Toddler Development

An exciting time as your toddler transitions from baby to preschooler

The beginning of the toddler stage is one of firsts: first steps, first words, first holding a crayon.
Then as your child moves from his/her first year into the second, the learning process really takes
off. Your child’s use and understanding of language increases and he/she begins to form mental
images for objects, actions and concepts, all the while wanting to be independent and in control.

All of these new stages bring lots of wonder and awe from parents, and also lots of questions.
Here are some general benchmarks for toddler development we’d like to share with you from our
years of experience at Westchester Health Pediatrics, but keep in mind that these are only
guidelines.

Remember: If you have any questions or concerns about your toddler’s development, ask your
child’s pediatrician or any of us at Westchester Health Pediatrics. Even when there are delays, early
intervention can make a big difference.

Developmental milestones for the toddler years

Movement:

  • Walks alone
  • Pulls toys while walking
  • Carries large toy or several toys while walking
  • Begins to run
  • Stands on tiptoe
  • Kicks a ball
  • Climbs onto and down from furniture unassisted
  • Walks up and down stairs holding on to support

Hand and finger skills:

  • Scribbles spontaneously
  • Turns over container to pour out contents
  • Builds tower of four blocks or more
  • Might use one hand more frequently than the other

Language:

  • Recognizes names of familiar people, objects and body parts
  • Says several single words (by 15-18 months)
  • Uses simple phrases (by 18-24 months)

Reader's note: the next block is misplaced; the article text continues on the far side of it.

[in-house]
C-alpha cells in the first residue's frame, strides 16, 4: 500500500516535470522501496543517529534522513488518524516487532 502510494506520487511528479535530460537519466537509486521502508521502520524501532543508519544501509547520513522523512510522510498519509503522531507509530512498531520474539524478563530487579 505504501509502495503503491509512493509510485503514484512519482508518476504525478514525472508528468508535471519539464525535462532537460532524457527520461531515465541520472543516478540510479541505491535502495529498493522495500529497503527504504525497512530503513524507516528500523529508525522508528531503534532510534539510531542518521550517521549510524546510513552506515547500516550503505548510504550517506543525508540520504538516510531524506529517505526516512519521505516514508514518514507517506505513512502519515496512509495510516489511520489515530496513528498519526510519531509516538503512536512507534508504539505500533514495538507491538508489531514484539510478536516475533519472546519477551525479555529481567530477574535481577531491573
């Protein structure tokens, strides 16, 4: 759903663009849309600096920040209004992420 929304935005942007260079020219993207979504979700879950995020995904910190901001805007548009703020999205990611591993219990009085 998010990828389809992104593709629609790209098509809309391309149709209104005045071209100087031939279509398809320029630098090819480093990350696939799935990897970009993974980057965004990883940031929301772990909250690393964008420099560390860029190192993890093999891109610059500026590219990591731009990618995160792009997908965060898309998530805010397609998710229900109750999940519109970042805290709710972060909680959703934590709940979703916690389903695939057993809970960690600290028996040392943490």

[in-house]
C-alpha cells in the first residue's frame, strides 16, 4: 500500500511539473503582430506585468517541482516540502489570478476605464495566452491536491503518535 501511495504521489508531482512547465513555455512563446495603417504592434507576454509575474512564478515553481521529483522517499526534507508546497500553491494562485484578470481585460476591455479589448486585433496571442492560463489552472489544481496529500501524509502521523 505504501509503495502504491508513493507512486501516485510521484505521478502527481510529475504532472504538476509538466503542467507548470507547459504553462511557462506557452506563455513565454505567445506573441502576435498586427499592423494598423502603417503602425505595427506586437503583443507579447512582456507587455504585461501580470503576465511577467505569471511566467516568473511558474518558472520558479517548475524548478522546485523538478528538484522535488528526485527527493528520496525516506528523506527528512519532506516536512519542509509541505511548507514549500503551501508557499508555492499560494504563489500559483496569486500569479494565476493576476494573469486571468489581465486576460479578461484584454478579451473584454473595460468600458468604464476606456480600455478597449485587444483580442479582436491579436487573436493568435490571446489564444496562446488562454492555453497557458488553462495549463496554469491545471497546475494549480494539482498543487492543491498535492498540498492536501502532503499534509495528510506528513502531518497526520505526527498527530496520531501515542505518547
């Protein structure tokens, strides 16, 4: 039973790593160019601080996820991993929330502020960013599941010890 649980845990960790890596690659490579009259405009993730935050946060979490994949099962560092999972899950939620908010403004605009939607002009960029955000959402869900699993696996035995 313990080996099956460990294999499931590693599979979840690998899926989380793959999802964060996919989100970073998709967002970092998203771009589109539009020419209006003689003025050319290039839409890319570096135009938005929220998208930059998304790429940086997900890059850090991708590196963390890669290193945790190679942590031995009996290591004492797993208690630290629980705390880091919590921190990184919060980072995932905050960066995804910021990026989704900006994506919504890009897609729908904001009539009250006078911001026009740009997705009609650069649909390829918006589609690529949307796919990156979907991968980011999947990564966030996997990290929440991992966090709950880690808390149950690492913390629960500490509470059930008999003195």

• Uses 2- to 4-word sentences
  • Follows simple instructions
  • Repeats words overheard in conversation

Cognitive:

  • Finds objects even when hidden under 2 or 3 layers of paper or cloth
  • Begins to sort by shapes and colors
  • Begins make-believe play

Social and emotional:

  • Imitates behavior of others, especially adults and older children
  • Increasingly aware of himself/herself as separate from others
  • Increasingly enthusiastic about company of other children
  • Demonstrates increasing independence
  • Begins to show defiant behavior

Developmental delays to watch for

Because each child develops at his/her own pace, it’s impossible to tell exactly when your
toddler will master any given skill. However, it’s important to contact your pediatrician if your
toddler displays any of the following signs of possible developmental delay:

  • Cannot walk by 18 months
  • Fails to develop a mature heel-toe walking pattern after several months of walking, or walks
    exclusively on his/her toes
  • Does not speak at least 15 words by 18 months
  • Does not use 2-word sentences by age 2
  • Does not seem to know the function of common household objects (brush, telephone, bell,
    fork, spoon) by 15 months
  • Does not imitate actions or words by the end of this period
  • Does not follow simple instructions by age 2
  • Cannot push a wheeled toy by age 2